“I am church” is much more. “I am church” about who we are. “We are church” is an all the way through identity. “I am church” is the essence of our inner being, our inner commitment. Being Church is the fruit of the essence of being deeply connected, rooted in Jesus, and filled with Jesus. “We are church” is at the heart of who we are as God’s people.

For us to say that church is something we are is to focus on Jesus. To say “I am church” is to focus on a purpose, a mission, and a ministry. To say I am church is to reflect something from the inside of our being—it is not just a label about something we do. The mission focus of being church, then, is Jesus. The mission focus of being church is not us, it is all about Jesus. At Peace Lutheran it is about Jesus in the sense being a shining light of the Good News of Jesus, the Christ.

Then, in order to grow spiritually, in order to make the number of cherries (or blueberries or deep faith) in our lives match what we advertise on the outside, we need to grow into Christ. We need to grow deeper into Christ.

Looking closely at Paul’s letter to the Colossians, we see Paul addressing this same idea from another side. We see Paul’s prayer that people are being “filled”.

What are they being filled with? They are being filled with “the knowledge of God’s will through spiritual wisdom and understanding”.

What does this mean? I think it means that what is being put on the inside is to match what is on the outside. If it is blueberry muffin mix, it has to have blueberries. If it is cherry pie, it has to have cherries. If it is Church, as whom we are, then it must be filled with God’s gifts, God’s presence. God’s grace. I notice that Paul isn’t talking about just a little filling. Paul is talking about being really full. Filled to overflowing. The filling isn’t just academic or intellectual knowledge. It is the personal knowledge of Jesus. It is Jesus taking up the right place in the heart of life. It is Jesus power and presence dwelling deep in the life of faith.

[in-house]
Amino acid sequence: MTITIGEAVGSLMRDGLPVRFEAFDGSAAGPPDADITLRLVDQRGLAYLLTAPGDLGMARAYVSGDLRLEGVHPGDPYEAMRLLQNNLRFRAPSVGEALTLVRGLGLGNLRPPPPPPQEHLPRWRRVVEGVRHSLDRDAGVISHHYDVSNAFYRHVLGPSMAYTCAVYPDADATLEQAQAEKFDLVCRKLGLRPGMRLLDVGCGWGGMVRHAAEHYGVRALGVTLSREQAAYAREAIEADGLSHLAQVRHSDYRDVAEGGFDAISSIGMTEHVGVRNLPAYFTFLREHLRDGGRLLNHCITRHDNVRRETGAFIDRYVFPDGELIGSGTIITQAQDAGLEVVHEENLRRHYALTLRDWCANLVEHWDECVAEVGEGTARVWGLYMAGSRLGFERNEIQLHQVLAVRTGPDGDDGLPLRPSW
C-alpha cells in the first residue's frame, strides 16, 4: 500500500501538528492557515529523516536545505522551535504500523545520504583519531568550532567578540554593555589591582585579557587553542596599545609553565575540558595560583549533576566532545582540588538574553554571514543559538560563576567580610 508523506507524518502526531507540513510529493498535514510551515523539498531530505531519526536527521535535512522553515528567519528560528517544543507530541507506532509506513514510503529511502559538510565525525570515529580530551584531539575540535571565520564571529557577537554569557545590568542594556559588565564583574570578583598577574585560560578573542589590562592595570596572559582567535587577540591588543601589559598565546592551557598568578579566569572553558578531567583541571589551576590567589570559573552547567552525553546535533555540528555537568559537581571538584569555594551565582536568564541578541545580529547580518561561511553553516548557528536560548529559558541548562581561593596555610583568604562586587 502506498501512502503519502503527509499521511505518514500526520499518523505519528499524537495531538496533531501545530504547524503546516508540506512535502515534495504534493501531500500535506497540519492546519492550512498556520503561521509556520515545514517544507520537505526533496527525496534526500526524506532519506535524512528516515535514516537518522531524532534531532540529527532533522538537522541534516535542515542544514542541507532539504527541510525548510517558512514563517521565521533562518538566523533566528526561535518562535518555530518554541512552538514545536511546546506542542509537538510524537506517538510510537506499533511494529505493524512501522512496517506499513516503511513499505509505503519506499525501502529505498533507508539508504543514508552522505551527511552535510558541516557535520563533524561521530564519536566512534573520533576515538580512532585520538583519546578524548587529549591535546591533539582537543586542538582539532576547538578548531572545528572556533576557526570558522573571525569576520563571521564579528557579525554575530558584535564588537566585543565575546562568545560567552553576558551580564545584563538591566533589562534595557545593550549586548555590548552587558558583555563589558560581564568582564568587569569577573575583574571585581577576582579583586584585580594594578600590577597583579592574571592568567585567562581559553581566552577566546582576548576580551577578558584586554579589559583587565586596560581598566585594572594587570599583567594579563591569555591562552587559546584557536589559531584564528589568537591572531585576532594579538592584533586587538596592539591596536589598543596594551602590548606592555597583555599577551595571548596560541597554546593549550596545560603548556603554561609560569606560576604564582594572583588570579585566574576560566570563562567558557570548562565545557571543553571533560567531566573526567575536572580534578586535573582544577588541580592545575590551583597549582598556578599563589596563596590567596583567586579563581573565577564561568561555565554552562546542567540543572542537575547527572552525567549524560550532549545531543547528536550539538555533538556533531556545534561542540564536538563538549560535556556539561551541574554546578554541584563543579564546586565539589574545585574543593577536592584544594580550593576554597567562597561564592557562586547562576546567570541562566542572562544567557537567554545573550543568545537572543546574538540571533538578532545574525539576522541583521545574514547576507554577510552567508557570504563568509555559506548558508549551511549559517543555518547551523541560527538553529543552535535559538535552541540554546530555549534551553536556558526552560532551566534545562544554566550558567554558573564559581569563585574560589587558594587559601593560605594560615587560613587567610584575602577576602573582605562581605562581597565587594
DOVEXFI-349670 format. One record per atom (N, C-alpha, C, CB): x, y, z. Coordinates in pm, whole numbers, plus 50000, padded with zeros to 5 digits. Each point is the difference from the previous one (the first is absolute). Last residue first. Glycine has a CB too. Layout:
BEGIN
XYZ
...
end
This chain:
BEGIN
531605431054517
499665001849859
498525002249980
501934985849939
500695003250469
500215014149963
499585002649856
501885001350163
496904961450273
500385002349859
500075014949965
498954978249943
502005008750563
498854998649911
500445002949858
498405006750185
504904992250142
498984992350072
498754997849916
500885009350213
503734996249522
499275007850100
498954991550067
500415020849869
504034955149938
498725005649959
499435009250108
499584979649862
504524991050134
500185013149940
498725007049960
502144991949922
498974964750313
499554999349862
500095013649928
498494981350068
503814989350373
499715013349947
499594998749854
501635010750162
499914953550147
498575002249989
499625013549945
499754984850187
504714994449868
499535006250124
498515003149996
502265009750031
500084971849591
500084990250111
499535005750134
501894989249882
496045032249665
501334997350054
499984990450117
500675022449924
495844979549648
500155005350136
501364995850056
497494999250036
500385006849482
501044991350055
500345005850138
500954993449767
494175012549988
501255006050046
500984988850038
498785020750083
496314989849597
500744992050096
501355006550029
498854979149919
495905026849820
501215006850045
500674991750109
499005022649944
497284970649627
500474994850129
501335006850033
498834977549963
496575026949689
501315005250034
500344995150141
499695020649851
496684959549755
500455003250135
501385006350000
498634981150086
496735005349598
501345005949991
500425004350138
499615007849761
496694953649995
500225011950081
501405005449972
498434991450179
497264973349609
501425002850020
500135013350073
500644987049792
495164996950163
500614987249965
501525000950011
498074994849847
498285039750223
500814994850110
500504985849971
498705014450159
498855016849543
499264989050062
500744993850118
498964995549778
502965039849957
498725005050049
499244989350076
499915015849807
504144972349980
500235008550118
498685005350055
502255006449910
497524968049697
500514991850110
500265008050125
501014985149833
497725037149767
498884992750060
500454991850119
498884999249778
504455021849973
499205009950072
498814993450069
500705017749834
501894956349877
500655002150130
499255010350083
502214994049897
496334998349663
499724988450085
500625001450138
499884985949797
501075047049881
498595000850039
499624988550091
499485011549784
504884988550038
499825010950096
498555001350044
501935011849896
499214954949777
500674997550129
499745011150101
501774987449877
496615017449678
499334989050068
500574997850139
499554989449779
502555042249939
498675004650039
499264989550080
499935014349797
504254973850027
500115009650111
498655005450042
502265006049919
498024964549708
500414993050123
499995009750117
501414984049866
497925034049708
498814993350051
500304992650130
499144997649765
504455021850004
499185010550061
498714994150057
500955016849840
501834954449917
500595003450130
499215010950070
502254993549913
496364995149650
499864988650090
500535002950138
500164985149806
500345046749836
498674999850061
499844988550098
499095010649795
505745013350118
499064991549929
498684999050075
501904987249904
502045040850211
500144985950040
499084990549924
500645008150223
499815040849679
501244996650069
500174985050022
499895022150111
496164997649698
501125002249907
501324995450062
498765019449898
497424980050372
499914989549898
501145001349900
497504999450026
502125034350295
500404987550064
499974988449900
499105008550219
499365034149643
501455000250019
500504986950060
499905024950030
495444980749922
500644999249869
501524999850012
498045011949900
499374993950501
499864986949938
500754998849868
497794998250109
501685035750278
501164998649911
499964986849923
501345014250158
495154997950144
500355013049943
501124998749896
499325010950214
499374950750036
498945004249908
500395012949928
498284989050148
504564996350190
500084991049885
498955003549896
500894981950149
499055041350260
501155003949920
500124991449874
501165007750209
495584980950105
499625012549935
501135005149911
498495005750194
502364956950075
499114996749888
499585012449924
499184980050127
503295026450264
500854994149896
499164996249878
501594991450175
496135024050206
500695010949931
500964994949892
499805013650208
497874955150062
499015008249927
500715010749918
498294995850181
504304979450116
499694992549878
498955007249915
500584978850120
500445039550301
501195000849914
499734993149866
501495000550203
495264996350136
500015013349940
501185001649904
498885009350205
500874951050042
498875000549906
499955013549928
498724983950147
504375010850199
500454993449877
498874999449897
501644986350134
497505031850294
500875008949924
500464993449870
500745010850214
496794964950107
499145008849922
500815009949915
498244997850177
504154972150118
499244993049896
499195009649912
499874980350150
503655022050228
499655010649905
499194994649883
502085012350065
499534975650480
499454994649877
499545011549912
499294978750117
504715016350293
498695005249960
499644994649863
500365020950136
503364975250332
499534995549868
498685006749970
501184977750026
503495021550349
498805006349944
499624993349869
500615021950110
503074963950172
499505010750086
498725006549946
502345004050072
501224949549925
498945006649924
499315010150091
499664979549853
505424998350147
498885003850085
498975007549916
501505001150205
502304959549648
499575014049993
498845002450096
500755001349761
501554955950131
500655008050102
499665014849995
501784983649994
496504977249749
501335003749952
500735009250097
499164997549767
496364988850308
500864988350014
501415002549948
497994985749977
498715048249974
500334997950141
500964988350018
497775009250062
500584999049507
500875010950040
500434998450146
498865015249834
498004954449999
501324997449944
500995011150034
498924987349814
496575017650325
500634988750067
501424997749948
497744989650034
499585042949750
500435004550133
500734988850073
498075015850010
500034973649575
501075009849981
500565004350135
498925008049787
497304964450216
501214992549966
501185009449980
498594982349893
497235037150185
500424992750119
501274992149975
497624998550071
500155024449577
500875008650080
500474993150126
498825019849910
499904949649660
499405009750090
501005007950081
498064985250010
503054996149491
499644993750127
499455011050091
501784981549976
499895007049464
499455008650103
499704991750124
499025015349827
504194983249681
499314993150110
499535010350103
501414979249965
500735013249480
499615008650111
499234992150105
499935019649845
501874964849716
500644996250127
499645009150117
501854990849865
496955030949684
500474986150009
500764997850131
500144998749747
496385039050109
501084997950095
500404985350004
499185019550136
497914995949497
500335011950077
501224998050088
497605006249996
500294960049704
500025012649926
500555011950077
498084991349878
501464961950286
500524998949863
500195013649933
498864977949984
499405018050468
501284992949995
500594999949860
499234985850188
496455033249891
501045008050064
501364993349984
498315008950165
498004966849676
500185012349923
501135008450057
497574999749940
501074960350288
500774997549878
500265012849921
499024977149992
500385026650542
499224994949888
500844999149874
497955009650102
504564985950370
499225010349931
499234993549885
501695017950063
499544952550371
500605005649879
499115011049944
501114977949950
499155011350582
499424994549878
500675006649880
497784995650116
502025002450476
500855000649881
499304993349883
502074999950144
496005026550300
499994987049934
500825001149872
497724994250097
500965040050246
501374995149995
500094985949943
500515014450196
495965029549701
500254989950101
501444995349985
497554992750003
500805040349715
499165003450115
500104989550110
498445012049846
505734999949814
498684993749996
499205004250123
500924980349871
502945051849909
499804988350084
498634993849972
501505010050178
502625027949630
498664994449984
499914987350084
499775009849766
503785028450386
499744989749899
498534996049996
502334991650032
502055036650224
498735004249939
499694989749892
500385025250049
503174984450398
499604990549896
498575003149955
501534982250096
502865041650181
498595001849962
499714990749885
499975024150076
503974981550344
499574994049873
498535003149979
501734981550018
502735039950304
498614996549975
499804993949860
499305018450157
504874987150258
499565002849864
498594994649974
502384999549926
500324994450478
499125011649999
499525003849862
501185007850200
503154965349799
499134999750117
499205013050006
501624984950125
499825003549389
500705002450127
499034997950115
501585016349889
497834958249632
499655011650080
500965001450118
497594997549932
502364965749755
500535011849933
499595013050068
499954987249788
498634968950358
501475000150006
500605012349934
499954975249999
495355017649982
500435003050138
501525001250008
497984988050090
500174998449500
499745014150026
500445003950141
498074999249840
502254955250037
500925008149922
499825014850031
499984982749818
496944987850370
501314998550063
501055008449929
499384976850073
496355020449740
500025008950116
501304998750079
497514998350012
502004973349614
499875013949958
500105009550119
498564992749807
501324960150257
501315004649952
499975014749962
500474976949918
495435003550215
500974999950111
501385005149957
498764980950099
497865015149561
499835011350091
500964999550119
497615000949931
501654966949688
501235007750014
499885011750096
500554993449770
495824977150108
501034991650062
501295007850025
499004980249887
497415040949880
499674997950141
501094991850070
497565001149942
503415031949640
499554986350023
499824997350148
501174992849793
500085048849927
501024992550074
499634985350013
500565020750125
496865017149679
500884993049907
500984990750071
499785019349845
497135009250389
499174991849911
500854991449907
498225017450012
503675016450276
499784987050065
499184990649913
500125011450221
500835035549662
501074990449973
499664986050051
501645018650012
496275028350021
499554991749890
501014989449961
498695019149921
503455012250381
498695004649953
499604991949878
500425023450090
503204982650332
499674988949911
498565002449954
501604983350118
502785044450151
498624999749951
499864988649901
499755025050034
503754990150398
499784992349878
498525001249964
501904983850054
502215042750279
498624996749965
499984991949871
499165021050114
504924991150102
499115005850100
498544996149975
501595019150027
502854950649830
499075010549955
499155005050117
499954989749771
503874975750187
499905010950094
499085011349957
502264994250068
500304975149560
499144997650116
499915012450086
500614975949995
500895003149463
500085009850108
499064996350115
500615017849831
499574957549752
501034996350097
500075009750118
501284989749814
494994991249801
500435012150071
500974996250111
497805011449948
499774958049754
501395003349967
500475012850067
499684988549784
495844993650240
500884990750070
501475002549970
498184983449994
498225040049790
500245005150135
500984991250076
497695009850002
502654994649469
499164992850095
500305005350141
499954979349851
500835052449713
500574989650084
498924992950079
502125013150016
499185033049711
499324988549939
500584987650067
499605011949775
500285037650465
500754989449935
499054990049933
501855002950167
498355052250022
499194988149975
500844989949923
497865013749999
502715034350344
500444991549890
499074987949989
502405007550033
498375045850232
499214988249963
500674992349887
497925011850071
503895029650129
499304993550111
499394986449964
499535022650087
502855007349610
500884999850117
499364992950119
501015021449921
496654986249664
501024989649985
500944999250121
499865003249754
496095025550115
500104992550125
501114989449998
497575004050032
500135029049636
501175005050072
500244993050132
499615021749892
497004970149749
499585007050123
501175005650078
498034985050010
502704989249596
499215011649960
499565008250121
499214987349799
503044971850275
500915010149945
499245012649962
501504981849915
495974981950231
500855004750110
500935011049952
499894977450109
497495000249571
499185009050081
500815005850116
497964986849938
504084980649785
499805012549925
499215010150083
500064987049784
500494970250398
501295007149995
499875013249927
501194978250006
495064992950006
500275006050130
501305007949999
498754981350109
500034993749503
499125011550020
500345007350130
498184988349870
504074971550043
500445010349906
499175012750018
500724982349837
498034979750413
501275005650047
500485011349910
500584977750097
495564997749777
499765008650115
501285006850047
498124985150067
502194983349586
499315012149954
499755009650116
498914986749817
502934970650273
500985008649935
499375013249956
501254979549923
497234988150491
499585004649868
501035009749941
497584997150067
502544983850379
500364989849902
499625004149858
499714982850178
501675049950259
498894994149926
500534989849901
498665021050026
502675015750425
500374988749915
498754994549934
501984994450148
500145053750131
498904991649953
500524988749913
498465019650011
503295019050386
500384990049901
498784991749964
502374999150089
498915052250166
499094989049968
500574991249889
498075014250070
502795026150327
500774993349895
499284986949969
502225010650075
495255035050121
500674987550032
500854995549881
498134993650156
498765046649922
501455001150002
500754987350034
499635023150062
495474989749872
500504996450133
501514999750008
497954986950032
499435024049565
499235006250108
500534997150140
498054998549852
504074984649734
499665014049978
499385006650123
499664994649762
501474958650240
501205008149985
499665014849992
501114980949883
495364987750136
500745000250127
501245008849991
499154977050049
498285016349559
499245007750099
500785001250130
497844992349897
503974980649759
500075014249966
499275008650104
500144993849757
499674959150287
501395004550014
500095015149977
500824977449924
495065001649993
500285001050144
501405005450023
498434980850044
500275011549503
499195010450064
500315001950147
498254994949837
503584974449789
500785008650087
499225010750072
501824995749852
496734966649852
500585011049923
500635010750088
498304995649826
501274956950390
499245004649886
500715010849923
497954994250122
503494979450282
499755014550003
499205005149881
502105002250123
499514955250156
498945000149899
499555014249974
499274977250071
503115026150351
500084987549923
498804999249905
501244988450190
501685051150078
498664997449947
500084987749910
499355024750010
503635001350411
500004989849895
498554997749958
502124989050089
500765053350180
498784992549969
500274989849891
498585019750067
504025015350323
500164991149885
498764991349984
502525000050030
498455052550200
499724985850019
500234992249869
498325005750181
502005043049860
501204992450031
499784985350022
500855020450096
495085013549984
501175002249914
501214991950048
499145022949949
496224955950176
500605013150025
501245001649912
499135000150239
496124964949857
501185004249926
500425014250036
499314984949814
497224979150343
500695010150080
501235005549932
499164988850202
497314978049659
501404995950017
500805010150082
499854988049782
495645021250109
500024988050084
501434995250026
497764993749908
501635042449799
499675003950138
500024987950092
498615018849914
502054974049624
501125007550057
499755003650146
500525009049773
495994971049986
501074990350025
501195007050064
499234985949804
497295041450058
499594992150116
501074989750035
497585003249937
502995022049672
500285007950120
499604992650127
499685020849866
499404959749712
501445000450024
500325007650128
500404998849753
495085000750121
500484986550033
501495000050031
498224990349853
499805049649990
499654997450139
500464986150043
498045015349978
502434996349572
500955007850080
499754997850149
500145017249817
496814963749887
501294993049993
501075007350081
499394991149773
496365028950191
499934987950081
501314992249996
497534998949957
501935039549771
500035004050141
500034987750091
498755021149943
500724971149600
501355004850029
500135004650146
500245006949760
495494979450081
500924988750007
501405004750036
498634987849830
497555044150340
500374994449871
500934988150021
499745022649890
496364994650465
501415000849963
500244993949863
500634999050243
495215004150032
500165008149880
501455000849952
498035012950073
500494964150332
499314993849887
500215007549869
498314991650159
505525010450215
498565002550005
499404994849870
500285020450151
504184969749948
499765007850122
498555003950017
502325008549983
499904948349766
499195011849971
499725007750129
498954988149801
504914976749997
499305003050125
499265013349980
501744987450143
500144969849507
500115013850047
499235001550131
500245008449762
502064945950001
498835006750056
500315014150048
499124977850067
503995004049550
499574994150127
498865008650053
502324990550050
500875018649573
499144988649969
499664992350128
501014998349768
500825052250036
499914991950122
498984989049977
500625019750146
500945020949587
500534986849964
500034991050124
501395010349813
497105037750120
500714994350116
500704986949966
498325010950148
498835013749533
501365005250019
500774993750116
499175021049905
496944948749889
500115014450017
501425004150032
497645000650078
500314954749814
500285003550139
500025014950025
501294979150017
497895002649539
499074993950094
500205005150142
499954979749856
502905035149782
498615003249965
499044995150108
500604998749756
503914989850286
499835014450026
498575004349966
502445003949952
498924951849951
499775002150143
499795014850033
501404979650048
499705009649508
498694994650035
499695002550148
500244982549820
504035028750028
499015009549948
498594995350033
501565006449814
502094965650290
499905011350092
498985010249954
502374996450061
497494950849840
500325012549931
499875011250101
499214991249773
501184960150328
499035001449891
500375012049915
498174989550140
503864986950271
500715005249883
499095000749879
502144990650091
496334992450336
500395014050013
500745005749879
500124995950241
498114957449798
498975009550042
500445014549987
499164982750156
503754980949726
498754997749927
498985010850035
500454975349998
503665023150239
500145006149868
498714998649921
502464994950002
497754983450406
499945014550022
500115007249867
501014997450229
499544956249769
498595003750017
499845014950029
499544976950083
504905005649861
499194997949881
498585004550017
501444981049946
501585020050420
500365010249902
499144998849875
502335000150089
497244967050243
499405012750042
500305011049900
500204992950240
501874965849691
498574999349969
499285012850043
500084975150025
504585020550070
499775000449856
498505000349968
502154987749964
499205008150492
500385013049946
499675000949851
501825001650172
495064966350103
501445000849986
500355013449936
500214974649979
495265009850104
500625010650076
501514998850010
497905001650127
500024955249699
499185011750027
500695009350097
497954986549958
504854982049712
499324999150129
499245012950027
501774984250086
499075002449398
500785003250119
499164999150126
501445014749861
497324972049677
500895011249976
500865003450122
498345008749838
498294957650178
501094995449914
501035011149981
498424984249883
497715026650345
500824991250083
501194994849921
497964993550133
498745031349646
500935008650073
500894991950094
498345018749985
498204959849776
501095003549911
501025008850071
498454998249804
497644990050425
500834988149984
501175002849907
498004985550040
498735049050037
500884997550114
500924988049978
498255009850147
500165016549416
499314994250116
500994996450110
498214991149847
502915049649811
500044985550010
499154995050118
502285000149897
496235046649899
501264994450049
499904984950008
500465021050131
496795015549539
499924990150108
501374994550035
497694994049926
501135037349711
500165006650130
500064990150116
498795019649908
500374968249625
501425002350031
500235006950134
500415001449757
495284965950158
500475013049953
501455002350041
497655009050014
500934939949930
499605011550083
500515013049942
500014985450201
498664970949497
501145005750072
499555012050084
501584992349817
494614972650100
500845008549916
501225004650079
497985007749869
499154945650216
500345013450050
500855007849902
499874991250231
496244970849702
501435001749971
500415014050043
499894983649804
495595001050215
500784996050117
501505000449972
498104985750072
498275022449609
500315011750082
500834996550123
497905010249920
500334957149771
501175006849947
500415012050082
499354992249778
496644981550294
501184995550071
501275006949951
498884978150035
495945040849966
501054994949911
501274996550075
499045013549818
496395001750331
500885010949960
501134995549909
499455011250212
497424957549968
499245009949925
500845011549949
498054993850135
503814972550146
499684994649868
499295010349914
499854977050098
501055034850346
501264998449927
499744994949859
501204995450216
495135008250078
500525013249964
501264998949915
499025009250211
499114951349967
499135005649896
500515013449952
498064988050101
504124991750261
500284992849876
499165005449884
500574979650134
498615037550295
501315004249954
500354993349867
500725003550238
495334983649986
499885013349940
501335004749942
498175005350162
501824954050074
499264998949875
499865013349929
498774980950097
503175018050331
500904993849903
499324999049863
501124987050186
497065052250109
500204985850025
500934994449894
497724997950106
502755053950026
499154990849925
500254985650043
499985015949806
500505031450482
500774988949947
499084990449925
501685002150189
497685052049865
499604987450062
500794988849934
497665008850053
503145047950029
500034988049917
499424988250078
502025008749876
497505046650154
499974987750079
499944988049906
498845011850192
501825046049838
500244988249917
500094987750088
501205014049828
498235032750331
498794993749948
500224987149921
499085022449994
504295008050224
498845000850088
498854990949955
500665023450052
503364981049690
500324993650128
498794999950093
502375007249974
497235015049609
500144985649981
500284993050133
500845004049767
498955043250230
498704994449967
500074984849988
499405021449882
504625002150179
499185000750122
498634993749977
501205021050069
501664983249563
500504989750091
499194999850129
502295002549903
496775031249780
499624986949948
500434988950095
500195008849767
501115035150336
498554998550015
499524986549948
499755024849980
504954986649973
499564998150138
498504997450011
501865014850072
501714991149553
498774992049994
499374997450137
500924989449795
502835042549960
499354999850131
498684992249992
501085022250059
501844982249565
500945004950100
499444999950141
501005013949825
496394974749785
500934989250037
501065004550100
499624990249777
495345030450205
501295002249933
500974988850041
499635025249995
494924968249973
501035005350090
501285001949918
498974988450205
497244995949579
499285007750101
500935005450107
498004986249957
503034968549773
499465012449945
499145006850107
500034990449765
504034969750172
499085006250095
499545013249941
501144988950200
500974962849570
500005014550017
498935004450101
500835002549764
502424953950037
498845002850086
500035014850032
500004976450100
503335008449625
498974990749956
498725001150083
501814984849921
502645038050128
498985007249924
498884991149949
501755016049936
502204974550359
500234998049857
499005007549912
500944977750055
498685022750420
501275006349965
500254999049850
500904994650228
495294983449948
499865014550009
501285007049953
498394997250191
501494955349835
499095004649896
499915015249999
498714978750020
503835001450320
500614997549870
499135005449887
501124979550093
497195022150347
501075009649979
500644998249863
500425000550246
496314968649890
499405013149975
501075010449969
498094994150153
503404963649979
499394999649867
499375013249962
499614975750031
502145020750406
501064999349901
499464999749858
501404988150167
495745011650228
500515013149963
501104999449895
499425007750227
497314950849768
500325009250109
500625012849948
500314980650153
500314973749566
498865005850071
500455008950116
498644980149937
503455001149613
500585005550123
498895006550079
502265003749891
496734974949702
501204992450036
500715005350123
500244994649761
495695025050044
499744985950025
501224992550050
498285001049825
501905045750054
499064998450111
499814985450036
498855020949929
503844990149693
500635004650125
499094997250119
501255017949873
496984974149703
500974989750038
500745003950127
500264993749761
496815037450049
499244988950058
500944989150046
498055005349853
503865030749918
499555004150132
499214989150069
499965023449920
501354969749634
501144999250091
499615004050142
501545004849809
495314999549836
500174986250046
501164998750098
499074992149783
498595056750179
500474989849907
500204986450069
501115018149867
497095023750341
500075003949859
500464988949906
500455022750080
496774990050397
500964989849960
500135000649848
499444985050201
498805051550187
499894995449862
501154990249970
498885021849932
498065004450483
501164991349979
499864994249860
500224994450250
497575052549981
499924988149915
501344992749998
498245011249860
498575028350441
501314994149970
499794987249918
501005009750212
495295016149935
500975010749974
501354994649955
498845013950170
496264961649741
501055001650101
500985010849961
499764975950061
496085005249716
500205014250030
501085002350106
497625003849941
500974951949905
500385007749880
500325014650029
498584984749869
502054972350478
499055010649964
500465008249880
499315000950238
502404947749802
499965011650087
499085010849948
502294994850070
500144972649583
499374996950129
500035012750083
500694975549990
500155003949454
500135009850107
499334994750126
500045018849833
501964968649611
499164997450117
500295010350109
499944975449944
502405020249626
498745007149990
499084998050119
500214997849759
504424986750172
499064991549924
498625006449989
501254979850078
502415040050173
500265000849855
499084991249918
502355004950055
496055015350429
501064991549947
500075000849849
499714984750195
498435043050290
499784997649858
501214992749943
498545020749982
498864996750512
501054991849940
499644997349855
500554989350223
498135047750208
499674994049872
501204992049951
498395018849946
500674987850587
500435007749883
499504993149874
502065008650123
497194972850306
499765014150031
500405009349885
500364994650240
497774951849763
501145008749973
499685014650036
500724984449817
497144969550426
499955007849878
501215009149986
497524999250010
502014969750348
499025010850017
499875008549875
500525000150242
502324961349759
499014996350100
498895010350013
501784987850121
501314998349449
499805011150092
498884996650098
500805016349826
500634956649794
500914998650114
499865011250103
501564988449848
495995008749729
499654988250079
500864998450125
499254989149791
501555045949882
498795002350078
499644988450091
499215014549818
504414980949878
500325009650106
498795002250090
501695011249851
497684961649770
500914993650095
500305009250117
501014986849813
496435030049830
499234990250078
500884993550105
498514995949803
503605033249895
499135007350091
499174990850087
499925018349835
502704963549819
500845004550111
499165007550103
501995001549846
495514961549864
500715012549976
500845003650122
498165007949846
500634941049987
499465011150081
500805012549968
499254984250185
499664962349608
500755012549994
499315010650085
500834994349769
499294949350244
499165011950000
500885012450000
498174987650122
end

You see, ultimately it’s all about the heart attitude. Our lives in Christ are not for the glory of the task. Our lives in Christ are to just be “good enough”. Our life in Christ isn’t to show off. Our lives are because we want a more intimate life in Jesus—our treasure. It is because Church is who we are. It is because the Mission is Jesus.

Linda’s muffins were pretty disappointing. Gramps’ pie was pretty tasteless. Deceptively packaged Christians can also be a big disappointment to those who expect us to be so much more—such big disappointment that they won’t want what we have.

Of course, one of the dangers of our marks of ashes is this: we’ve been marked with the cross of Christ on the outside, but have we been filled on the inside.

Deceptive packaging? It’s largely up to us. Up to us to focus on hearts rooted in Christ. Hearts growing deeper into Jesus so that Jesus shines through. Hearts deep in Jesus so that our lives as church live up to the labels we carry.

Church is not where we go. Church is something we are. May we live up to God’s high calling in Jesus.   Amen.